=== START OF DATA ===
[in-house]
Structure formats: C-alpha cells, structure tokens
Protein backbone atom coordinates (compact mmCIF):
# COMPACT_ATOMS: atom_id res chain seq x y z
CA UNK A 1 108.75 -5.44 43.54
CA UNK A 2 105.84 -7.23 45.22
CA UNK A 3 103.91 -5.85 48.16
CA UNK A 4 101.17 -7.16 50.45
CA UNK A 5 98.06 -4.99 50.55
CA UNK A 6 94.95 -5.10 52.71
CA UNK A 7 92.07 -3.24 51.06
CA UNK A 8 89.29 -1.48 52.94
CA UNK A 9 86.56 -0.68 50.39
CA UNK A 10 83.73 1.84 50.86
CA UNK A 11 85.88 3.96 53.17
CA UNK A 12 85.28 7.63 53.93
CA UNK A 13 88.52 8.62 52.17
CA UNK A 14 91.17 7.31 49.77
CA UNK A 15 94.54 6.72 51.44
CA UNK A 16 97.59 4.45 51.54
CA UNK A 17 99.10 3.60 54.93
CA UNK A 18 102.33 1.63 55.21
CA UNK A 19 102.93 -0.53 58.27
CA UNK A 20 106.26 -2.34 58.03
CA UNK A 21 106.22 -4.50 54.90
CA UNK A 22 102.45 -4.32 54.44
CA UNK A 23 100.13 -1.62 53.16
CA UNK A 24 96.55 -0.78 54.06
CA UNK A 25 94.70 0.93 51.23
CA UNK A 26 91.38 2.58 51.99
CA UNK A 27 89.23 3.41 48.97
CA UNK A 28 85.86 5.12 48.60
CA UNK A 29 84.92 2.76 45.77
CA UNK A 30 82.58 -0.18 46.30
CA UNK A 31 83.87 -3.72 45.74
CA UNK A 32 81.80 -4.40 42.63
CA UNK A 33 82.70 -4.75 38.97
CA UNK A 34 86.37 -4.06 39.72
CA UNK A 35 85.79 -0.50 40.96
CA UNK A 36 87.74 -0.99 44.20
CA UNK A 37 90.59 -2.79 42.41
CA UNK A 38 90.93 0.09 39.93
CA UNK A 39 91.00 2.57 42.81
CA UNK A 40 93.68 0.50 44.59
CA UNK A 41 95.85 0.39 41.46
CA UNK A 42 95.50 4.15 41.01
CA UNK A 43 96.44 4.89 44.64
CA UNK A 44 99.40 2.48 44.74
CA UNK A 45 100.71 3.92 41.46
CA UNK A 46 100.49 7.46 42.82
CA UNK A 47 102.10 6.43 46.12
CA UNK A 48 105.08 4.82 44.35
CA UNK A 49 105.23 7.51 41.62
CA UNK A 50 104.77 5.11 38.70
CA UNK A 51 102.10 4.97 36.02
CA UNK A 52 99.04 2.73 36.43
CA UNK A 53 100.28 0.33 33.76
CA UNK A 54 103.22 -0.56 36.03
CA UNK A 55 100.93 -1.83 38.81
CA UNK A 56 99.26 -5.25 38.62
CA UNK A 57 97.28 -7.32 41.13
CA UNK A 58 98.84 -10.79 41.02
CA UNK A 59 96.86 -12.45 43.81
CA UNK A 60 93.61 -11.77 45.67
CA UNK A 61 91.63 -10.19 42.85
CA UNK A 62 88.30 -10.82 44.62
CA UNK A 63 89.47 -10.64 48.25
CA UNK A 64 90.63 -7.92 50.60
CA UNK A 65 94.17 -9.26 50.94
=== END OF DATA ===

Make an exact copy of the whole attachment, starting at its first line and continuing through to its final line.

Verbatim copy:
[in-house]
Structure formats: C-alpha cells, structure tokens
Protein backbone atom coordinates (compact mmCIF):
# COMPACT_ATOMS: atom_id res chain seq x y z
CA UNK A 1 108.75 -5.44 43.54
CA UNK A 2 105.84 -7.23 45.22
CA UNK A 3 103.91 -5.85 48.16
CA UNK A 4 101.17 -7.16 50.45
CA UNK A 5 98.06 -4.99 50.55
CA UNK A 6 94.95 -5.10 52.71
CA UNK A 7 92.07 -3.24 51.06
CA UNK A 8 89.29 -1.48 52.94
CA UNK A 9 86.56 -0.68 50.39
CA UNK A 10 83.73 1.84 50.86
CA UNK A 11 85.88 3.96 53.17
CA UNK A 12 85.28 7.63 53.93
CA UNK A 13 88.52 8.62 52.17
CA UNK A 14 91.17 7.31 49.77
CA UNK A 15 94.54 6.72 51.44
CA UNK A 16 97.59 4.45 51.54
CA UNK A 17 99.10 3.60 54.93
CA UNK A 18 102.33 1.63 55.21
CA UNK A 19 102.93 -0.53 58.27
CA UNK A 20 106.26 -2.34 58.03
CA UNK A 21 106.22 -4.50 54.90
CA UNK A 22 102.45 -4.32 54.44
CA UNK A 23 100.13 -1.62 53.16
CA UNK A 24 96.55 -0.78 54.06
CA UNK A 25 94.70 0.93 51.23
CA UNK A 26 91.38 2.58 51.99
CA UNK A 27 89.23 3.41 48.97
CA UNK A 28 85.86 5.12 48.60
CA UNK A 29 84.92 2.76 45.77
CA UNK A 30 82.58 -0.18 46.30
CA UNK A 31 83.87 -3.72 45.74
CA UNK A 32 81.80 -4.40 42.63
CA UNK A 33 82.70 -4.75 38.97
CA UNK A 34 86.37 -4.06 39.72
CA UNK A 35 85.79 -0.50 40.96
CA UNK A 36 87.74 -0.99 44.20
CA UNK A 37 90.59 -2.79 42.41
CA UNK A 38 90.93 0.09 39.93
CA UNK A 39 91.00 2.57 42.81
CA UNK A 40 93.68 0.50 44.59
CA UNK A 41 95.85 0.39 41.46
CA UNK A 42 95.50 4.15 41.01
CA UNK A 43 96.44 4.89 44.64
CA UNK A 44 99.40 2.48 44.74
CA UNK A 45 100.71 3.92 41.46
CA UNK A 46 100.49 7.46 42.82
CA UNK A 47 102.10 6.43 46.12
CA UNK A 48 105.08 4.82 44.35
CA UNK A 49 105.23 7.51 41.62
CA UNK A 50 104.77 5.11 38.70
CA UNK A 51 102.10 4.97 36.02
CA UNK A 52 99.04 2.73 36.43
CA UNK A 53 100.28 0.33 33.76
CA UNK A 54 103.22 -0.56 36.03
CA UNK A 55 100.93 -1.83 38.81
CA UNK A 56 99.26 -5.25 38.62
CA UNK A 57 97.28 -7.32 41.13
CA UNK A 58 98.84 -10.79 41.02
CA UNK A 59 96.86 -12.45 43.81
CA UNK A 60 93.61 -11.77 45.67
CA UNK A 61 91.63 -10.19 42.85
CA UNK A 62 88.30 -10.82 44.62
CA UNK A 63 89.47 -10.64 48.25
CA UNK A 64 90.63 -7.92 50.60
CA UNK A 65 94.17 -9.26 50.94